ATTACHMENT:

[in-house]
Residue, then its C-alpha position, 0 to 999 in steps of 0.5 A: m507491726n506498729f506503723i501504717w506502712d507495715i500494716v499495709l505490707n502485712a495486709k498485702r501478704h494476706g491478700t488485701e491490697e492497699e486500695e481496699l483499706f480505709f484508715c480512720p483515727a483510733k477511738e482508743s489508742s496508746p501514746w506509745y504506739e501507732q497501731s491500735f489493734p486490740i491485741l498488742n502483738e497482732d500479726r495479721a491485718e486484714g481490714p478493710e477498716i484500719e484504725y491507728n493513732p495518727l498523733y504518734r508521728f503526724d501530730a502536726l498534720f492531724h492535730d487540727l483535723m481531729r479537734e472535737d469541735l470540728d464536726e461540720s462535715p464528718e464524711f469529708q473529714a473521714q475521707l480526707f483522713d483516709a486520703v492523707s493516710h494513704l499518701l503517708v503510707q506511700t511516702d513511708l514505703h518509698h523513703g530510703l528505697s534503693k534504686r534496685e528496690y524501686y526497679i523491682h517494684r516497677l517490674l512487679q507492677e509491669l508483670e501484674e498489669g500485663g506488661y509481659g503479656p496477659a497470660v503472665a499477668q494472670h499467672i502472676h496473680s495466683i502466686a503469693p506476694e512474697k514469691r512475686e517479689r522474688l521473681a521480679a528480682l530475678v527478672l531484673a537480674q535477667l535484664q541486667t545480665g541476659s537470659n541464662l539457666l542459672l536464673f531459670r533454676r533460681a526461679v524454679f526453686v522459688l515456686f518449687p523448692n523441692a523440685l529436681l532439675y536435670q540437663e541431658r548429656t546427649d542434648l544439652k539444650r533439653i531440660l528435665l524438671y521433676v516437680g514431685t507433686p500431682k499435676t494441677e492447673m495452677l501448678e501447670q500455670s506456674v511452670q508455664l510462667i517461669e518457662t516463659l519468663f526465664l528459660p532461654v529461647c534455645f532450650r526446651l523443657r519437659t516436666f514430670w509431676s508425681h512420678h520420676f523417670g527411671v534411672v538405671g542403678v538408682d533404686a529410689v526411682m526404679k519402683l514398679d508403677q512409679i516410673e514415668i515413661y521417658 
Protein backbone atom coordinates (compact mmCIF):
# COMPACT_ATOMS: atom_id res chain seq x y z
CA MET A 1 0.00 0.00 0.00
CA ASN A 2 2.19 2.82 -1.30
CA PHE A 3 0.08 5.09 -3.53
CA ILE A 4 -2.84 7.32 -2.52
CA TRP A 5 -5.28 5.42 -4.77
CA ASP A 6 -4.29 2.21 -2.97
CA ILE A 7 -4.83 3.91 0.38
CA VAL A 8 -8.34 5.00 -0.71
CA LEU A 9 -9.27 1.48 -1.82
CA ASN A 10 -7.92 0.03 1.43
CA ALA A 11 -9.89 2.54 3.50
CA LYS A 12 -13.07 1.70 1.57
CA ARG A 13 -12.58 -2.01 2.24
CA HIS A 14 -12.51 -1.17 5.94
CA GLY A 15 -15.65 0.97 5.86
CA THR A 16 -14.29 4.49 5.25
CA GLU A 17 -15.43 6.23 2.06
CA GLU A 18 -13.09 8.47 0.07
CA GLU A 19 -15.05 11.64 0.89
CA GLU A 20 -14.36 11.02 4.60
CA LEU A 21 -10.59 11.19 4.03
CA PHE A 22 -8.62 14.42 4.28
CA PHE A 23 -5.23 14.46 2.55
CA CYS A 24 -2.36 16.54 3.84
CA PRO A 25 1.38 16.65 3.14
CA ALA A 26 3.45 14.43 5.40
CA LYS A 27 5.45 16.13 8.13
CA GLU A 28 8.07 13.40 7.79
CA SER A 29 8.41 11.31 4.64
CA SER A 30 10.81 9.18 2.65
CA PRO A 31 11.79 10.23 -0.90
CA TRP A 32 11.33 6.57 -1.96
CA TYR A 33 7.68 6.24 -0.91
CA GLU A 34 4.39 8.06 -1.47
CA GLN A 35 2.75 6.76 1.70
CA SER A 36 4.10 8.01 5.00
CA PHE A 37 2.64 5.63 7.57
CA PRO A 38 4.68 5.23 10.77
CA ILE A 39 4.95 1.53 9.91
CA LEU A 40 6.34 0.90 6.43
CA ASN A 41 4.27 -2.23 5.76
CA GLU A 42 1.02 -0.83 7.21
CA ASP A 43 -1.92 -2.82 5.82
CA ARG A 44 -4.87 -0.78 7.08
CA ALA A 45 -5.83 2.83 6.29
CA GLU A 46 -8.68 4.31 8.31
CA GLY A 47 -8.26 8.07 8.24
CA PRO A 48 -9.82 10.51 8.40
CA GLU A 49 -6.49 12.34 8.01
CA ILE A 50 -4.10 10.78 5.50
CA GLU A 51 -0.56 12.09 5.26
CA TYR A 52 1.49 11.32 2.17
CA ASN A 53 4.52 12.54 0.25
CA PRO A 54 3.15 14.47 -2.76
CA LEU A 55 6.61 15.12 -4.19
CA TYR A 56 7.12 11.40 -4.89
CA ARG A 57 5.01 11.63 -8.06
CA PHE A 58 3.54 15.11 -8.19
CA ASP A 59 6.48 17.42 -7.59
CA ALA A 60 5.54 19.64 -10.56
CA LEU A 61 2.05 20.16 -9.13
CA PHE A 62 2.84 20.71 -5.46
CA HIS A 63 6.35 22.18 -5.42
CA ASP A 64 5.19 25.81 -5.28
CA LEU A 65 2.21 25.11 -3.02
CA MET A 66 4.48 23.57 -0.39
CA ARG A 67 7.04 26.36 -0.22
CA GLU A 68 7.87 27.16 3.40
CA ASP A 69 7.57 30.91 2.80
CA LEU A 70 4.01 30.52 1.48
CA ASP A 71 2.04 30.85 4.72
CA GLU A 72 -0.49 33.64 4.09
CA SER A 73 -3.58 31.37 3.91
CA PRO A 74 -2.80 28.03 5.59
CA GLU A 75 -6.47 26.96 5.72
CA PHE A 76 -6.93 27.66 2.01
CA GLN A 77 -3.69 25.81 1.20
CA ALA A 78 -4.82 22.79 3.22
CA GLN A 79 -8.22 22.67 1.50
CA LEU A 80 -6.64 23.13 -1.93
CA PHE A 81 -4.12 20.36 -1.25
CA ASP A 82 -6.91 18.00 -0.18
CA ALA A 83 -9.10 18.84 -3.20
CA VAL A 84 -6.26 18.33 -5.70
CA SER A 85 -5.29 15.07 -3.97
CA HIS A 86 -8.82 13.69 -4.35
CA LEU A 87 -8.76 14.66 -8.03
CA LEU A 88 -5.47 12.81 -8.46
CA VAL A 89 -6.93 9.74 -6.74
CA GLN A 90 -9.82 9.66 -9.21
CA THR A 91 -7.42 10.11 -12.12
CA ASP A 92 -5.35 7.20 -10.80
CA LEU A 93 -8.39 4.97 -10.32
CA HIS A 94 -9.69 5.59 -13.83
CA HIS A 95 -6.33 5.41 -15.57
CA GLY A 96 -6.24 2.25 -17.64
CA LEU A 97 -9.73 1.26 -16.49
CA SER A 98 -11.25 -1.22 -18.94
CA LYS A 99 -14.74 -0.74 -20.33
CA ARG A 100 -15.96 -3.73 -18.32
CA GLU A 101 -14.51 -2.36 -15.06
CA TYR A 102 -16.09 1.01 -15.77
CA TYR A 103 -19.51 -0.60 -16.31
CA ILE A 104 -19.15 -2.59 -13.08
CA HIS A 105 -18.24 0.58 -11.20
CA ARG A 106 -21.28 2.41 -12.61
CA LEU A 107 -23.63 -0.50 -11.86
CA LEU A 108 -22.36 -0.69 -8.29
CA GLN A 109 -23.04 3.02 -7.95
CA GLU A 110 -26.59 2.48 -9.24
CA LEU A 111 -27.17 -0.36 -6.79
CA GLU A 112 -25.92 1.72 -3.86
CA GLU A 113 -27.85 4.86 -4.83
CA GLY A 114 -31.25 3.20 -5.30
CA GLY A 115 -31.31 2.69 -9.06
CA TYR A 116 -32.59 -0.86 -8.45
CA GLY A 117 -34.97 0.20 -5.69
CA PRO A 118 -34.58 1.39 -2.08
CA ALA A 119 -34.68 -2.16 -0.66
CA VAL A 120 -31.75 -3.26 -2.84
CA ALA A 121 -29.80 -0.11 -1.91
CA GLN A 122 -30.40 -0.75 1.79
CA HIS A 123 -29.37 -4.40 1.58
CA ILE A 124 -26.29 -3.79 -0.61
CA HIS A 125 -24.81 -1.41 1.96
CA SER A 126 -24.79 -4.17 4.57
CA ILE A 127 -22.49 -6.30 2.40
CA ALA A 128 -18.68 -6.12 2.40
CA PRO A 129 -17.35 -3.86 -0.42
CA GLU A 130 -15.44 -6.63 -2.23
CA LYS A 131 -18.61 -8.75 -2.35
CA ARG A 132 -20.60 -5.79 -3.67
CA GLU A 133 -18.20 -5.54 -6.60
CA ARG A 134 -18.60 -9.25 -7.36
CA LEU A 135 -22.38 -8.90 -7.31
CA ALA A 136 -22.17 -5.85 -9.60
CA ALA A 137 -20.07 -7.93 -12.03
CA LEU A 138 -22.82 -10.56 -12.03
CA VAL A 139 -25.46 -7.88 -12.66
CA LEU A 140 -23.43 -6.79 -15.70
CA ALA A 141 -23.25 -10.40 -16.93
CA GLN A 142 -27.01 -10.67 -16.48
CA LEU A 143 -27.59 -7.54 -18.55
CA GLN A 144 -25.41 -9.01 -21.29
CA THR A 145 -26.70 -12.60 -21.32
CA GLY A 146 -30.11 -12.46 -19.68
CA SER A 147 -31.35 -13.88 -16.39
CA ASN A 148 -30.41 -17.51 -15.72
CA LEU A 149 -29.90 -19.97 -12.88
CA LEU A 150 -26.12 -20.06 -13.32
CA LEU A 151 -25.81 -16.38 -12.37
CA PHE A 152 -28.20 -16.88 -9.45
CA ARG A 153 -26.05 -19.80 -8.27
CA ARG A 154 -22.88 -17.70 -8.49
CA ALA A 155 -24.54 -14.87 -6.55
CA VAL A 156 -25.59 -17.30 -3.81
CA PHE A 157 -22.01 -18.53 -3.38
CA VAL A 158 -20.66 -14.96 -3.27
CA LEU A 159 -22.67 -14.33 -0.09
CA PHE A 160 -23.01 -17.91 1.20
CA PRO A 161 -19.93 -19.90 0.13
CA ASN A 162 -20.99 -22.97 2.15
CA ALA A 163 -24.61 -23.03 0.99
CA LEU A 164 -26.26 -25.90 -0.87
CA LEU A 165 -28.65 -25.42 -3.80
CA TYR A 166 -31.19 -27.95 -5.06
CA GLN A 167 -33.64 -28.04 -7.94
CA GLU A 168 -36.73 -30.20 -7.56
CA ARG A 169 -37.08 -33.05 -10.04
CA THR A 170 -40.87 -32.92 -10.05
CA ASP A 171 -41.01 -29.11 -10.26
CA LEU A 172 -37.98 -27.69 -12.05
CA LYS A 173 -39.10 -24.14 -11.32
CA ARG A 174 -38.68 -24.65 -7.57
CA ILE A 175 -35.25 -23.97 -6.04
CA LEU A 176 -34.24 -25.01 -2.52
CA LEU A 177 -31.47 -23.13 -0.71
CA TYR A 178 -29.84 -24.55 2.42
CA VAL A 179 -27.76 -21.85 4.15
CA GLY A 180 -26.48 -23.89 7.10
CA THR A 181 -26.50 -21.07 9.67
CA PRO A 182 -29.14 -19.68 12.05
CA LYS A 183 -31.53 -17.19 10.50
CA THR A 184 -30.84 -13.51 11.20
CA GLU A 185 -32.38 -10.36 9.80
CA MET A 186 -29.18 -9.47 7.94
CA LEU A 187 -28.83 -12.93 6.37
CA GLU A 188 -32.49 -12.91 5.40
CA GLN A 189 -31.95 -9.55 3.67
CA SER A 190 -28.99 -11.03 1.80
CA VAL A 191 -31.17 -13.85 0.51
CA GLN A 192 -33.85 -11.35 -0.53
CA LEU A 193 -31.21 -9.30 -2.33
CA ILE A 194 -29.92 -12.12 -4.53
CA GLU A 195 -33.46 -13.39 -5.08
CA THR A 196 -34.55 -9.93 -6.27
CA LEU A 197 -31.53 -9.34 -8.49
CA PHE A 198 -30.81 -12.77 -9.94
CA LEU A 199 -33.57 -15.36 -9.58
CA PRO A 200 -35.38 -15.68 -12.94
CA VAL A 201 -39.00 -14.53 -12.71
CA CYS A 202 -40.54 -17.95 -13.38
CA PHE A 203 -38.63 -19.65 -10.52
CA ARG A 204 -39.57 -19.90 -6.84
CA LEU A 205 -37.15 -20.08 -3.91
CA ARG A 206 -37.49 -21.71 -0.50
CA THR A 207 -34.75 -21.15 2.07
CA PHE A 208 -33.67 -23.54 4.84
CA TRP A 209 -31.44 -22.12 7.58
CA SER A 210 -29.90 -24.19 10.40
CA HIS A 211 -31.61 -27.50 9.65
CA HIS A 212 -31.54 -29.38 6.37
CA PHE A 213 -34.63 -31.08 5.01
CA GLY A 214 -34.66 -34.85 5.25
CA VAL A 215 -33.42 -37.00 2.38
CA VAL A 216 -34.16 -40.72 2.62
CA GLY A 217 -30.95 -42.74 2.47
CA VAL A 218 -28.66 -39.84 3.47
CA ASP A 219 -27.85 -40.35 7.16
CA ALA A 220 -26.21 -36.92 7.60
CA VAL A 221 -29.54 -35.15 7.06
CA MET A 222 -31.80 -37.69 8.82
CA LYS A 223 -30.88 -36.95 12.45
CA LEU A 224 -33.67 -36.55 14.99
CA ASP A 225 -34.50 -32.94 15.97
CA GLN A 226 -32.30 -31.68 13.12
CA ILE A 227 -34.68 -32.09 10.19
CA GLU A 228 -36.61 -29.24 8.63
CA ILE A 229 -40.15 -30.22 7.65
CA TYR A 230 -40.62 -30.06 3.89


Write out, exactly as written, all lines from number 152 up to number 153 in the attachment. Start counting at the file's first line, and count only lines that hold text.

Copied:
CA ASN A 148 -30.41 -17.51 -15.72
CA LEU A 149 -29.90 -19.97 -12.88